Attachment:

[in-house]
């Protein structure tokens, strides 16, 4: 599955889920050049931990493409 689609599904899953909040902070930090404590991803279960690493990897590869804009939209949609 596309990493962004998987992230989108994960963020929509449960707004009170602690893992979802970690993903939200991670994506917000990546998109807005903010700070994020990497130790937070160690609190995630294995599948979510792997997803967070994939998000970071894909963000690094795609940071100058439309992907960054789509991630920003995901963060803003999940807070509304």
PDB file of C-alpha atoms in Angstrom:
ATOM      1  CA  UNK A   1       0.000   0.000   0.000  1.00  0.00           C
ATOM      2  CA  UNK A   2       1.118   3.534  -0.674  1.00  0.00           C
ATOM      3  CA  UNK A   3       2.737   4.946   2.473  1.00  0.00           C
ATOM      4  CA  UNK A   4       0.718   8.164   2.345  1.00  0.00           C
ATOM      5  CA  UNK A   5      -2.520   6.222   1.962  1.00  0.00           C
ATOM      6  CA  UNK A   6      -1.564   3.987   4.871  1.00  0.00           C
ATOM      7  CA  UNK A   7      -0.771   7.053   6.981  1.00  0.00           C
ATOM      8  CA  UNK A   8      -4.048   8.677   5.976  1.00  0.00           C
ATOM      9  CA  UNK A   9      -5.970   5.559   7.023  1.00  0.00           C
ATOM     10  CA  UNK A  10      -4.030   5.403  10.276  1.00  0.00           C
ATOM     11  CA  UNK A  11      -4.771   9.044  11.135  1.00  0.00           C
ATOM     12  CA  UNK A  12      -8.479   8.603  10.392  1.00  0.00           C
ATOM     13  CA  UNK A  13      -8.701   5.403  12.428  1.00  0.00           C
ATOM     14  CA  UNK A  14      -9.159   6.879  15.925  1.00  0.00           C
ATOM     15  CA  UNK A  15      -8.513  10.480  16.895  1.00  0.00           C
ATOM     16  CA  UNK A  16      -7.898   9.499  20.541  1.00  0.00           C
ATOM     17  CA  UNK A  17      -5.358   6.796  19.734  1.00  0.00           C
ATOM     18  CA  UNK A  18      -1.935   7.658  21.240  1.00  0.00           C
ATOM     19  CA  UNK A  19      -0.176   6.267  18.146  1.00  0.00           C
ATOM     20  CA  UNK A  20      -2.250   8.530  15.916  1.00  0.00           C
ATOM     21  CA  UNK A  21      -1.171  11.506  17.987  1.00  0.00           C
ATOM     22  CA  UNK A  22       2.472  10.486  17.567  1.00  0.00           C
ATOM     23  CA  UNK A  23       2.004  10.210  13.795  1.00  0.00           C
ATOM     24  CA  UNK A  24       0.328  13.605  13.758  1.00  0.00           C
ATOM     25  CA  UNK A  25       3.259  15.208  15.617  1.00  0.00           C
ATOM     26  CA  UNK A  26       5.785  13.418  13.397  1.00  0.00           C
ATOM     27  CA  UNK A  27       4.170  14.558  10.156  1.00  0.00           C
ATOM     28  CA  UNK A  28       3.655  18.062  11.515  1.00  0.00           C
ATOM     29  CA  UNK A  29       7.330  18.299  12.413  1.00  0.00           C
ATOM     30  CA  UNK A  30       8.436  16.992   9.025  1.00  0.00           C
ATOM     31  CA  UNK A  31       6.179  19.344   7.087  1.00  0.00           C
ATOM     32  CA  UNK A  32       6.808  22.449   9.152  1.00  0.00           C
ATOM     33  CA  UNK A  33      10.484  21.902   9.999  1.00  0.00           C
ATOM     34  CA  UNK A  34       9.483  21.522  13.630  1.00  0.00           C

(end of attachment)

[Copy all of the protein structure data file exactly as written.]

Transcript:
[in-house]
């Protein structure tokens, strides 16, 4: 599955889920050049931990493409 689609599904899953909040902070930090404590991803279960690493990897590869804009939209949609 596309990493962004998987992230989108994960963020929509449960707004009170602690893992979802970690993903939200991670994506917000990546998109807005903010700070994020990497130790937070160690609190995630294995599948979510792997997803967070994939998000970071894909963000690094795609940071100058439309992907960054789509991630920003995901963060803003999940807070509304």
PDB file of C-alpha atoms in Angstrom:
ATOM      1  CA  UNK A   1       0.000   0.000   0.000  1.00  0.00           C
ATOM      2  CA  UNK A   2       1.118   3.534  -0.674  1.00  0.00           C
ATOM      3  CA  UNK A   3       2.737   4.946   2.473  1.00  0.00           C
ATOM      4  CA  UNK A   4       0.718   8.164   2.345  1.00  0.00           C
ATOM      5  CA  UNK A   5      -2.520   6.222   1.962  1.00  0.00           C
ATOM      6  CA  UNK A   6      -1.564   3.987   4.871  1.00  0.00           C
ATOM      7  CA  UNK A   7      -0.771   7.053   6.981  1.00  0.00           C
ATOM      8  CA  UNK A   8      -4.048   8.677   5.976  1.00  0.00           C
ATOM      9  CA  UNK A   9      -5.970   5.559   7.023  1.00  0.00           C
ATOM     10  CA  UNK A  10      -4.030   5.403  10.276  1.00  0.00           C
ATOM     11  CA  UNK A  11      -4.771   9.044  11.135  1.00  0.00           C
ATOM     12  CA  UNK A  12      -8.479   8.603  10.392  1.00  0.00           C
ATOM     13  CA  UNK A  13      -8.701   5.403  12.428  1.00  0.00           C
ATOM     14  CA  UNK A  14      -9.159   6.879  15.925  1.00  0.00           C
ATOM     15  CA  UNK A  15      -8.513  10.480  16.895  1.00  0.00           C
ATOM     16  CA  UNK A  16      -7.898   9.499  20.541  1.00  0.00           C
ATOM     17  CA  UNK A  17      -5.358   6.796  19.734  1.00  0.00           C
ATOM     18  CA  UNK A  18      -1.935   7.658  21.240  1.00  0.00           C
ATOM     19  CA  UNK A  19      -0.176   6.267  18.146  1.00  0.00           C
ATOM     20  CA  UNK A  20      -2.250   8.530  15.916  1.00  0.00           C
ATOM     21  CA  UNK A  21      -1.171  11.506  17.987  1.00  0.00           C
ATOM     22  CA  UNK A  22       2.472  10.486  17.567  1.00  0.00           C
ATOM     23  CA  UNK A  23       2.004  10.210  13.795  1.00  0.00           C
ATOM     24  CA  UNK A  24       0.328  13.605  13.758  1.00  0.00           C
ATOM     25  CA  UNK A  25       3.259  15.208  15.617  1.00  0.00           C
ATOM     26  CA  UNK A  26       5.785  13.418  13.397  1.00  0.00           C
ATOM     27  CA  UNK A  27       4.170  14.558  10.156  1.00  0.00           C
ATOM     28  CA  UNK A  28       3.655  18.062  11.515  1.00  0.00           C
ATOM     29  CA  UNK A  29       7.330  18.299  12.413  1.00  0.00           C
ATOM     30  CA  UNK A  30       8.436  16.992   9.025  1.00  0.00           C
ATOM     31  CA  UNK A  31       6.179  19.344   7.087  1.00  0.00           C
ATOM     32  CA  UNK A  32       6.808  22.449   9.152  1.00  0.00           C
ATOM     33  CA  UNK A  33      10.484  21.902   9.999  1.00  0.00           C
ATOM     34  CA  UNK A  34       9.483  21.522  13.630  1.00  0.00           C